|Topic||Income Distribution and Poverty|
|Key Words||Boom, poverty, poverty rate, poverty line, wages, living costs, minimum wage, welfare reform, employed poor, benefits|
The current economic boom has reduced child poverty levels, but they are still higher than in 1979. According to Census data, the child poverty rate was 18.7 percent in 1998, whereas it was 16.2 percent in 1979. Now 13 million children live in poverty. The poverty line was $16,666 for a family of four in 1998.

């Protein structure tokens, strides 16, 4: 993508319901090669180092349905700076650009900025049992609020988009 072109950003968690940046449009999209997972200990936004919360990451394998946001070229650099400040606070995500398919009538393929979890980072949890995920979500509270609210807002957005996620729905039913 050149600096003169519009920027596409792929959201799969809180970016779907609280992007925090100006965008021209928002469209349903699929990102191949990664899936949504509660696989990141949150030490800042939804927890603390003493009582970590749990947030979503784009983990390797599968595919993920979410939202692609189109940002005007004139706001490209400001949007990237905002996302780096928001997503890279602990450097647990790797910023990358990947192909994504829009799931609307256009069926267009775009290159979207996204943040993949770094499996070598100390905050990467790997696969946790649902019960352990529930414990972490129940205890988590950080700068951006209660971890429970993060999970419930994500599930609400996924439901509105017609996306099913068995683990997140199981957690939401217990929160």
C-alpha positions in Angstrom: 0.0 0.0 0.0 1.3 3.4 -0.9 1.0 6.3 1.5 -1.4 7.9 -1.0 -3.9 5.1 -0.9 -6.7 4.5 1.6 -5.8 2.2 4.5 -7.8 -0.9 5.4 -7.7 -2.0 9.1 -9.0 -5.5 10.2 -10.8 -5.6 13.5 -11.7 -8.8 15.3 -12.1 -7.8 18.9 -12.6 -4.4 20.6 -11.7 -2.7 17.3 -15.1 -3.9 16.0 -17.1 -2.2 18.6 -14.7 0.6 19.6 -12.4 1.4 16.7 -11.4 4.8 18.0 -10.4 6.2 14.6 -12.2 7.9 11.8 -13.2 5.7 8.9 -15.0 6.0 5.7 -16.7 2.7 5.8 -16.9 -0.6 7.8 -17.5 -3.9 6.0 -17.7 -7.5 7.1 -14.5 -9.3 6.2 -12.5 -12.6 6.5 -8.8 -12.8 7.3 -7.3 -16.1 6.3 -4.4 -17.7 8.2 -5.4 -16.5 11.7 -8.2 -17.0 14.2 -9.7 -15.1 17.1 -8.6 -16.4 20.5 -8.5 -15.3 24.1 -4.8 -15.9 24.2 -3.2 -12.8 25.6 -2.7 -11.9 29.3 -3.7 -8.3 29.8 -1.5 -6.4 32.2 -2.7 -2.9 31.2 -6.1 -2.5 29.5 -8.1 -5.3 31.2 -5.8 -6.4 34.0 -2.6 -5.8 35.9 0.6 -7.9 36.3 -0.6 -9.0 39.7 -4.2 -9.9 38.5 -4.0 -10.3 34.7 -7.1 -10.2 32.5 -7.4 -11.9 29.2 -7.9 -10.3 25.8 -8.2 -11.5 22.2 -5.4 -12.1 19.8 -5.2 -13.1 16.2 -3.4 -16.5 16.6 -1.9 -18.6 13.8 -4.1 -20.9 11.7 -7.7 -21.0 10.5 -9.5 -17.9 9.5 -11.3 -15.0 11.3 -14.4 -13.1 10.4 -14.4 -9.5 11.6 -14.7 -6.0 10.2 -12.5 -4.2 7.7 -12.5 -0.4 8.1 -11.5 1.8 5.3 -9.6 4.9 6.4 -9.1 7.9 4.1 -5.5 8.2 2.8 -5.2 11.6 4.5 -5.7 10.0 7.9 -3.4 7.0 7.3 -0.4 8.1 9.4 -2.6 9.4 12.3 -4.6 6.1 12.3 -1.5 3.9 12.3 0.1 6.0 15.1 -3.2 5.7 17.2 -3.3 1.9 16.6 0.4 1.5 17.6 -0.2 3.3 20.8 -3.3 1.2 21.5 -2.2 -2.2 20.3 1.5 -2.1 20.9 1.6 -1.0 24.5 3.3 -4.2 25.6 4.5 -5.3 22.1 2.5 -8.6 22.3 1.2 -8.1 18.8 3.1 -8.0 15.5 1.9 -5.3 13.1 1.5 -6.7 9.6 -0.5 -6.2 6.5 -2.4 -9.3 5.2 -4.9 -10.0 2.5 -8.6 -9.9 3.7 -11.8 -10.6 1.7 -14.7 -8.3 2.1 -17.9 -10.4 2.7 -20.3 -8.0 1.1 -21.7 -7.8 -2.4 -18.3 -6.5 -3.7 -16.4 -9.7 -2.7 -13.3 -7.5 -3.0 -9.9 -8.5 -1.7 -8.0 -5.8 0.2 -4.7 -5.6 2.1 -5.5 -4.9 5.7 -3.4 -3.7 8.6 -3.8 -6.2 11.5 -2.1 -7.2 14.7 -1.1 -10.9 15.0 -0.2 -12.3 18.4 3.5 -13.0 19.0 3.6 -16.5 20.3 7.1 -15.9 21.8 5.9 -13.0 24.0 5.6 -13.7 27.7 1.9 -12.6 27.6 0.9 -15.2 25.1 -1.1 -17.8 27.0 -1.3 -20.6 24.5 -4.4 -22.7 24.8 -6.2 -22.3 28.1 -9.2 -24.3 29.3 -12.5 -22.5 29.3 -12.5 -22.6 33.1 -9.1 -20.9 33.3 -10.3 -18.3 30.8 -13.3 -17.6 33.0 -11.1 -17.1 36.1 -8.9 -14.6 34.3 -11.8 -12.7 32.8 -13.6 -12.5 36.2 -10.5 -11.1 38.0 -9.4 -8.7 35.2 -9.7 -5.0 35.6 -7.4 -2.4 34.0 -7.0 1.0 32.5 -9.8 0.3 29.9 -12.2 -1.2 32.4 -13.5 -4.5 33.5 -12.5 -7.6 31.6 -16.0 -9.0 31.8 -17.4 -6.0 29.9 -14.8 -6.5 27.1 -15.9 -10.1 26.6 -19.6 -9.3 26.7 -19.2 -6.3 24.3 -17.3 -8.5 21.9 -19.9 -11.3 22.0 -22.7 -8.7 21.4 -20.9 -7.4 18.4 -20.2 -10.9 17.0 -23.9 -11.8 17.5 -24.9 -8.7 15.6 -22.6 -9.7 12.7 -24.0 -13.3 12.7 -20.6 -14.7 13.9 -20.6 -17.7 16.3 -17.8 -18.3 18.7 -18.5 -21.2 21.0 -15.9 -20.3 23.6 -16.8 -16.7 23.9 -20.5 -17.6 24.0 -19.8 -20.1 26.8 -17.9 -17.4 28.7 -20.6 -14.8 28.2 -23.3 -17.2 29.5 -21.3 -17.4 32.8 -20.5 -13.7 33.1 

The reasons for the persistence of child poverty include low wages and high living costs. The minimum wage is too low to bring single-earner households out of poverty. Welfare reform has reduced the income of some recipients. The employed poor often have unsteady hours and few benefits. Some others cannot find jobs. To add to this, poor people often live in cities with a high cost of living.
(Updated September 1, 2000)
1. How is the official poverty line (or level) calculated?
3. Children were not always the age group most afflicted with poverty.
|Source||Don Terry, "U.S. Child Poverty Rate Fell as Economy Grew, But Is Above 1979 Level," The New York Times, August 11, 2000.|
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